"LeBrick is the best passer since Magic! Well, hell, he's the best passer ever!" This is usually the argument I hear from a die-hard Lebrick fan who attempts to explain how unselfish he is. 

Well, Magic averaged nearly five more assists per game than LeBrick. He even turned Terry Teagle into a star (ok, that's a joke). LeBrick's passing is much, much better than his shooting, but there are still flaws.  

Just like any player looking to score first (and LeBrick is no different...if he were, his assist total would be significantly higher,) LeBrick tends to pass near the end of the shot clock. This puts his shooters in a difficult position, and at times it rushes their shots. 

Kobe is equally, if not more, guilty of this violation.  LeBrick's passes are often too short, or off-target, but this is primarily a result of rushing against the shot clock. 


Team Defense

This is LeBrick's real improvement on defense (I'll get to his on-the-ball defense shortly). He's been much better at reading the lanes and anticipating passes (he picked of Kobe a couple of times,) but his gambling can lead to easy shots for the opponents and it shifts the defense of his teammates, creating a four-on-five advantage. 

His incredible speed and athleticism allow him to roam the perimeter as a "free safety," but it also causes him to cheat off his man more than he should. Fortunately, the Cavs' defensive rotation is superb and masks this aspect of LeBrick's defensive flaw. 

Because he's a forward out on the wing playing defense, this allows for those SportsCenter highlights of him blocking someone from behind in a set offense.



This is where LeBron has light years to go (he's improved...but not as much as those "experts" at ESPN would have you believe.) He did an excellent job of staying in front of Paul Pierce, but Pierce has lost a step and certainly doesn't have the speed he once had.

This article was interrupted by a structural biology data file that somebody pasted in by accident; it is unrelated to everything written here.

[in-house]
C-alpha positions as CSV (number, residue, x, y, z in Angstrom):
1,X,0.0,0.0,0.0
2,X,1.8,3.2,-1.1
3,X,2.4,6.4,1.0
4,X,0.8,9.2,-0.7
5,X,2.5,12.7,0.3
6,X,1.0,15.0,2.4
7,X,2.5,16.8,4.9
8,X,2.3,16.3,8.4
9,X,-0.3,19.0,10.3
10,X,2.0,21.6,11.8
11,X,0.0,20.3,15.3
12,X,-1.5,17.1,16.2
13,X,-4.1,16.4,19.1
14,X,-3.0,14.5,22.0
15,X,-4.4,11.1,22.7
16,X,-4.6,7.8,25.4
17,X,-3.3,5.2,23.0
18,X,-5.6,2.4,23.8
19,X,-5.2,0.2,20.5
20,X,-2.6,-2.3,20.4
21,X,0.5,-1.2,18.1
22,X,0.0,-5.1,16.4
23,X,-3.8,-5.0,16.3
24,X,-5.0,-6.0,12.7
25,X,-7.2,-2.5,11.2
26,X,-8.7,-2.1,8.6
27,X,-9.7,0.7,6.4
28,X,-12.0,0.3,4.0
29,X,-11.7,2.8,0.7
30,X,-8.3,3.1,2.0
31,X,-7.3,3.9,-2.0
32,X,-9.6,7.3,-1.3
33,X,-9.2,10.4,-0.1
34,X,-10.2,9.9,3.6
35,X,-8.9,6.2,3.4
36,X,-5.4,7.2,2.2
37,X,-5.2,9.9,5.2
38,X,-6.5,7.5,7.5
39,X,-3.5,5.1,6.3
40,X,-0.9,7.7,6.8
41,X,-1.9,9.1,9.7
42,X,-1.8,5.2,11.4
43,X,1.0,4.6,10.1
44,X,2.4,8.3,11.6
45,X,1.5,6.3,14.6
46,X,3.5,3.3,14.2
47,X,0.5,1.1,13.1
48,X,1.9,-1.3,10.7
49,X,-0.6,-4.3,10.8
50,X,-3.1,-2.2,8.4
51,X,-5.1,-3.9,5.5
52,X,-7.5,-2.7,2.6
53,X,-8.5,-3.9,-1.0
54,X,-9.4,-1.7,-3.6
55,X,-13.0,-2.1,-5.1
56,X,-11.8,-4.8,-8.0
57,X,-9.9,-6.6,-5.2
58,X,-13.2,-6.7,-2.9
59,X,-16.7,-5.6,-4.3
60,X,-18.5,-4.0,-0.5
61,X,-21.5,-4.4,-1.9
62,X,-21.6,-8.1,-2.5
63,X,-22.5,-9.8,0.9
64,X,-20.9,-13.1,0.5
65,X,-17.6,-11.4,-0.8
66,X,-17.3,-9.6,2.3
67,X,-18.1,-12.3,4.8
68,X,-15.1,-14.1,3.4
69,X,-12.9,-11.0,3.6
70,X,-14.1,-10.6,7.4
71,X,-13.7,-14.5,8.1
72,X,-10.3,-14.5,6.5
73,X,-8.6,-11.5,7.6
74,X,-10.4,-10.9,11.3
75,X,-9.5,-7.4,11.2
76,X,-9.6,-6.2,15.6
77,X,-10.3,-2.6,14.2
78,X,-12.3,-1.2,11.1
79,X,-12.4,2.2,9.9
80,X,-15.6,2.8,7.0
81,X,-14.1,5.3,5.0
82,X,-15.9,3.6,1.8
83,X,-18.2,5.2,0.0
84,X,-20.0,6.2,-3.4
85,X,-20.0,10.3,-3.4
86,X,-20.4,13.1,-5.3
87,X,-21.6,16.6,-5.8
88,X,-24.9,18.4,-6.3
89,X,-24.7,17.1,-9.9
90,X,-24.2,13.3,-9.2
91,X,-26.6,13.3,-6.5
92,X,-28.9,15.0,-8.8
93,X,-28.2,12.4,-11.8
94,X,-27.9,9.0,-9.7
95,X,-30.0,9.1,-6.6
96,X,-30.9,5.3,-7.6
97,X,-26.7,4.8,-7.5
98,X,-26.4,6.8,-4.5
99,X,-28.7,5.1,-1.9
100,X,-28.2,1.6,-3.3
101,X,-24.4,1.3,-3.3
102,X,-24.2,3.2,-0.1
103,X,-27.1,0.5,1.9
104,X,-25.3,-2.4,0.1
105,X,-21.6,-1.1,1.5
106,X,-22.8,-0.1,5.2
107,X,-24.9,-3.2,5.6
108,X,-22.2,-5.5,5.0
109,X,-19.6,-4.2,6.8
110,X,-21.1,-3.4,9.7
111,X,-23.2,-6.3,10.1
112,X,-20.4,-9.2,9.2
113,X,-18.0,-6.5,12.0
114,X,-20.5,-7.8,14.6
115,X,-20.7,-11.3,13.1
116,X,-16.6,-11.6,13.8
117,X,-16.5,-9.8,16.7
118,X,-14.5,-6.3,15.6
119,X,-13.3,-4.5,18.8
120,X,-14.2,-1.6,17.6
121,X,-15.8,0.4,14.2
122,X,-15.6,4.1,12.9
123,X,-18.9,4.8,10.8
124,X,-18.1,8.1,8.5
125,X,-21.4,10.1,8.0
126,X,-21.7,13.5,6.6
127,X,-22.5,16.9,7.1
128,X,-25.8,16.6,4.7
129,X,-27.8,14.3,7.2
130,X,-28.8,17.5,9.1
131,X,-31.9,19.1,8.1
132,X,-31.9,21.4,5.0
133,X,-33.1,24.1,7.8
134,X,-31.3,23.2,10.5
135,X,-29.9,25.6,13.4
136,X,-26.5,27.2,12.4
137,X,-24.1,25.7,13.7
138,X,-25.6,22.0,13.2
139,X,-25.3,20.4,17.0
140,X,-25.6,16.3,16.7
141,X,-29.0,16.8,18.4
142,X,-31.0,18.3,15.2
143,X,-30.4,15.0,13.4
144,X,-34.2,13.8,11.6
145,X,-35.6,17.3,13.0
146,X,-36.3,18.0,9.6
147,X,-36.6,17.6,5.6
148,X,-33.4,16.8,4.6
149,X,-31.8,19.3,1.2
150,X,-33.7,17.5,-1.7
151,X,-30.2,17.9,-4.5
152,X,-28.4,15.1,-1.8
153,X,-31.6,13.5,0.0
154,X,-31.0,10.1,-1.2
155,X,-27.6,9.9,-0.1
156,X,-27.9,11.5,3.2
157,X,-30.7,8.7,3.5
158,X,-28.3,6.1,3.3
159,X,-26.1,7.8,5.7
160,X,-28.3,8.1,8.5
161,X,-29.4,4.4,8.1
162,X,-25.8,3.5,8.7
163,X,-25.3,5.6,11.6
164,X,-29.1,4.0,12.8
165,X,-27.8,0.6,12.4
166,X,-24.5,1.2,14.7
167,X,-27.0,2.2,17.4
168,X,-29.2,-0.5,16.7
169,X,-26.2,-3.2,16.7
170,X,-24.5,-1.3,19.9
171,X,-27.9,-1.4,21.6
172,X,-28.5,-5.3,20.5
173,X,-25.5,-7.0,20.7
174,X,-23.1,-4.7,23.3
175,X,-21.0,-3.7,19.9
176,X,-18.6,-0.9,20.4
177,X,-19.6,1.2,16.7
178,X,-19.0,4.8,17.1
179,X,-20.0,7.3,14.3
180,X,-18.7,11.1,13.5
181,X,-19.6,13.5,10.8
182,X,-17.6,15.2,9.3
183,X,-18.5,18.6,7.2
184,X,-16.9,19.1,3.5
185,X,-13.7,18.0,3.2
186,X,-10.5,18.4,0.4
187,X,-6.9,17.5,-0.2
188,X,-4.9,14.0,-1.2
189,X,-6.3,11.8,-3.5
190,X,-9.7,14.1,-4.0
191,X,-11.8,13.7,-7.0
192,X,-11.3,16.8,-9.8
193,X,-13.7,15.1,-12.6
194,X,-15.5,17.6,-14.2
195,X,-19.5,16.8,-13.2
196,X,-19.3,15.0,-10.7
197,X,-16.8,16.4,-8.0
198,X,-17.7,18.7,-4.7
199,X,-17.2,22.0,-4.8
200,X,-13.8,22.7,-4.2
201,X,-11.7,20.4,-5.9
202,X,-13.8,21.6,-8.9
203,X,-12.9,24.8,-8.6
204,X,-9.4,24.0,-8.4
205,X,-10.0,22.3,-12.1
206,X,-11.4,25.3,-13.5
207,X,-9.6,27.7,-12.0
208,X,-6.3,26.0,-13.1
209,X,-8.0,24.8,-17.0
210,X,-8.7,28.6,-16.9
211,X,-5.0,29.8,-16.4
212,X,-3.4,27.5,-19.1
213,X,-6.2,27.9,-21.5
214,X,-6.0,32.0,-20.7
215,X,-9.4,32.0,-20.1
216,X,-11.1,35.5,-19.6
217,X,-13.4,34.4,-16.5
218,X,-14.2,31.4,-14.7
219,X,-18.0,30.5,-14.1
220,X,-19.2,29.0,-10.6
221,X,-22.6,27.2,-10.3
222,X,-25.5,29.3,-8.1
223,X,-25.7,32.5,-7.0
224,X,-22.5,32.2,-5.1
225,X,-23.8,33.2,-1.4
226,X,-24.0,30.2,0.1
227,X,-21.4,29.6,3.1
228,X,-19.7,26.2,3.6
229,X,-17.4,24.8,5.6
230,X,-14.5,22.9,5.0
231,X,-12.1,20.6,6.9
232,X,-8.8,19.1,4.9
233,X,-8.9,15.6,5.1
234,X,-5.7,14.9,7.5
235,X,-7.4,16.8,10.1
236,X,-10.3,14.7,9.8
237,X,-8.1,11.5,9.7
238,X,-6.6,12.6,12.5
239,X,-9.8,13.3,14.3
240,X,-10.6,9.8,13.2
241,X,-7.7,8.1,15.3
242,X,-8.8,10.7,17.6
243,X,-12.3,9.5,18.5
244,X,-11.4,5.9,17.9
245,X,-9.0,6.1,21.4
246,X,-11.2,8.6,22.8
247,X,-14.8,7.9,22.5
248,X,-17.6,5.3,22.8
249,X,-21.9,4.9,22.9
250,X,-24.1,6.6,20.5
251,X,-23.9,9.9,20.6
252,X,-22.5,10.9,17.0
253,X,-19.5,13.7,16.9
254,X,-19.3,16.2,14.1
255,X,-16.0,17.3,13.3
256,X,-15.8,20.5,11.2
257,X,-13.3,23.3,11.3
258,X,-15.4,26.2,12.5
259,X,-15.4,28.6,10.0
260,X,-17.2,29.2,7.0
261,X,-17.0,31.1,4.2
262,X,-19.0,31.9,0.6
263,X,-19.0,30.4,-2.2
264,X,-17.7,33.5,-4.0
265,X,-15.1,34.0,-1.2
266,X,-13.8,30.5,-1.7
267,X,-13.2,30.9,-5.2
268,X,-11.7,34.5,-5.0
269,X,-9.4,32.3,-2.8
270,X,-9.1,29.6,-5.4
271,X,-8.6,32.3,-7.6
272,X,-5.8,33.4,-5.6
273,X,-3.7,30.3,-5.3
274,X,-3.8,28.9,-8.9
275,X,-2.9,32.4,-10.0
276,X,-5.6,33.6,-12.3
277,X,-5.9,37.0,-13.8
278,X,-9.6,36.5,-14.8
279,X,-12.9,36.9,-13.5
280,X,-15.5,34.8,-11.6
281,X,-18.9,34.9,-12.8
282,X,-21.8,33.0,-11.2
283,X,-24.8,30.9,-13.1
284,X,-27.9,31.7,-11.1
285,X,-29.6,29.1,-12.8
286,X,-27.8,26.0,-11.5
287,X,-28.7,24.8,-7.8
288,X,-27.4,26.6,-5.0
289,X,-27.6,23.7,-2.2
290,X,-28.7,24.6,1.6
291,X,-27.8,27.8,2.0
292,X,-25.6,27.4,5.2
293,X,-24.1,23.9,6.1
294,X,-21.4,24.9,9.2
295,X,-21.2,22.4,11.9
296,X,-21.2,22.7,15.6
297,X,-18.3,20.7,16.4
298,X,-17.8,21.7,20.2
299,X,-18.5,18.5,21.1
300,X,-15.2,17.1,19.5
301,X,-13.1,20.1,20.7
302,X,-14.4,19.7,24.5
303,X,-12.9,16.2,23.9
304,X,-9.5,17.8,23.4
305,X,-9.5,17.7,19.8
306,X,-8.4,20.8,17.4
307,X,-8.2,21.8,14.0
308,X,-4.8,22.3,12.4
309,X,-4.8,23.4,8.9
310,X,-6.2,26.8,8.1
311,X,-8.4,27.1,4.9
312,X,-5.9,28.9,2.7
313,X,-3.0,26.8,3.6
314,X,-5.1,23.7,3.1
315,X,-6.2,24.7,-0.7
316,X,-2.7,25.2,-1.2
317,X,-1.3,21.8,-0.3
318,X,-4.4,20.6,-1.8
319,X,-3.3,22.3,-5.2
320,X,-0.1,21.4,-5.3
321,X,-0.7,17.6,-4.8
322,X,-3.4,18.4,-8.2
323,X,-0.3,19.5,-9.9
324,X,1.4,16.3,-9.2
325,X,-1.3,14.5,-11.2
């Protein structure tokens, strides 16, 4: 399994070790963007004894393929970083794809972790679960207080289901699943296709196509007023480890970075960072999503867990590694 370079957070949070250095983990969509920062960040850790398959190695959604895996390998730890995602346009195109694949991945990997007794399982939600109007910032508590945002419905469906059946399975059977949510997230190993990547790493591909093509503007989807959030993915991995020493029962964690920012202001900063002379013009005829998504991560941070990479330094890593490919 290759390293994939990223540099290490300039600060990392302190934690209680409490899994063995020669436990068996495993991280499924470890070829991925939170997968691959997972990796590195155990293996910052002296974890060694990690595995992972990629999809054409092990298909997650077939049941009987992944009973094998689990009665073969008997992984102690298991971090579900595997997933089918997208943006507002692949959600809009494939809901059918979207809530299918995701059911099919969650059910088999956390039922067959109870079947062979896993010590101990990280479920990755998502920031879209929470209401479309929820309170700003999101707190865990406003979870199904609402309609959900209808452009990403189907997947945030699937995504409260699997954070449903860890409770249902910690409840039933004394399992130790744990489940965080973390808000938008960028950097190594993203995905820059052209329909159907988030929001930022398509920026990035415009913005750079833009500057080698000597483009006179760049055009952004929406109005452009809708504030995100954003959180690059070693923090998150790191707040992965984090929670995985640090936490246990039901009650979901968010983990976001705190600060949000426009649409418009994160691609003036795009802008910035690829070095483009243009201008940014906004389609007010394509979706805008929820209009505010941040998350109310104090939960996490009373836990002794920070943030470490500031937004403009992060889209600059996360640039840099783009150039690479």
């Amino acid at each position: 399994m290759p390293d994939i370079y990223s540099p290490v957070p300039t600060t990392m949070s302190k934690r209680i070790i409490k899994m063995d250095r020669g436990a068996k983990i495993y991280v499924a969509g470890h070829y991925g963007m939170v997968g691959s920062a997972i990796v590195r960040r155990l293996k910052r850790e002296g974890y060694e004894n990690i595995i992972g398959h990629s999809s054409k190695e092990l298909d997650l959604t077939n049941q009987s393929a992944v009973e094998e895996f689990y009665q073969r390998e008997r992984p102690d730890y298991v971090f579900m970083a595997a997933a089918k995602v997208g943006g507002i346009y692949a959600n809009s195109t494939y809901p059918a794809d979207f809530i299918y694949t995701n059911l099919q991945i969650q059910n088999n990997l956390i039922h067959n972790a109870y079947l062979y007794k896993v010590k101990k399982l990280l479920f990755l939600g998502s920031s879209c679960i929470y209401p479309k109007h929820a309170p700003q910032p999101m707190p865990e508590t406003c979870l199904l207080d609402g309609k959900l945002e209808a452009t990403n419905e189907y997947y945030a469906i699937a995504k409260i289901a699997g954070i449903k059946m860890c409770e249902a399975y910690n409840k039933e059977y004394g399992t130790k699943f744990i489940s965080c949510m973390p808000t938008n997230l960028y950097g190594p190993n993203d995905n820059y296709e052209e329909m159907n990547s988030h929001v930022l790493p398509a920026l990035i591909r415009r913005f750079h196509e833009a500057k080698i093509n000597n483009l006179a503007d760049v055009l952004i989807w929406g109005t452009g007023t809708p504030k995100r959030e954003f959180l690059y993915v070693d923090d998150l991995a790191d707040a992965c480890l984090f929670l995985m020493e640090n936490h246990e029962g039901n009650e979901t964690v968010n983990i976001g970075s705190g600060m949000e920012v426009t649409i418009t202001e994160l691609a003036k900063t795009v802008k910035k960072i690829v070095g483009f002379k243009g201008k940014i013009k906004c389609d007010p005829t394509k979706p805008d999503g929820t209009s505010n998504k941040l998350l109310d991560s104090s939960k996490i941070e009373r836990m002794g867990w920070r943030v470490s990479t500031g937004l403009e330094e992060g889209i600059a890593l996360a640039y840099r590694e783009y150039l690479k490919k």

LeBrick has significant issues with players who have a quick first step because, in terms of lateral movement, LeBrick is a step slower than many wing players.  This is primarily due to his enormous bulk. 

His defensive stance is not as low as it should be (primarily because he concentrates on being a "free safety" instead of a "lock-down cornerback"). LeBrick still has "heavy feet" and this allows him to get beaten off the dribble. (As Kobe did a couple of times, although on one position he was able to keep up with Kobe and rip the ball out of his hands.)

LeBrick is also a mediocre post-up defender. It's understandable that players don't want to pick up silly, tick-tack fouls early in the game, but I've seen LeBrick posted up before. He seems to be slow on anticipation in the post and is easily beaten when his opponent spins on him. 

Last night, LeBrick played excellent on-ball defense on Kobe, but Kobe's offensive repertoire is almost unlimited. His ability to improvise, combined with his excellent shooting technique, make him impossible to shut down, even when stuck in a hopeless situation out on the perimeter. 

On three possessions in particular, he exploited the "King's" shortcomings on individual defense. His shot from the right baseline as the shot clock winding down, his shot from the left baseline when he was fouled, and a corner three-pointer all symbolize this. 

With LeBrick's length and athleticism, he should've gotten a hand on the ball, but Kobe is almost always able to shoot the ball just before LeBrick can get a hand on it. Anticipation, just one more thing Kobe has that LeBrick doesn't.

This may seem eerily similar to my first article, but after watching last night's matchup between the Cavs and Lakers, I felt that I needed to be more specific. Especially since people like Mark Kreigel are writing more garbage about how much better LeBrick is than Kobe.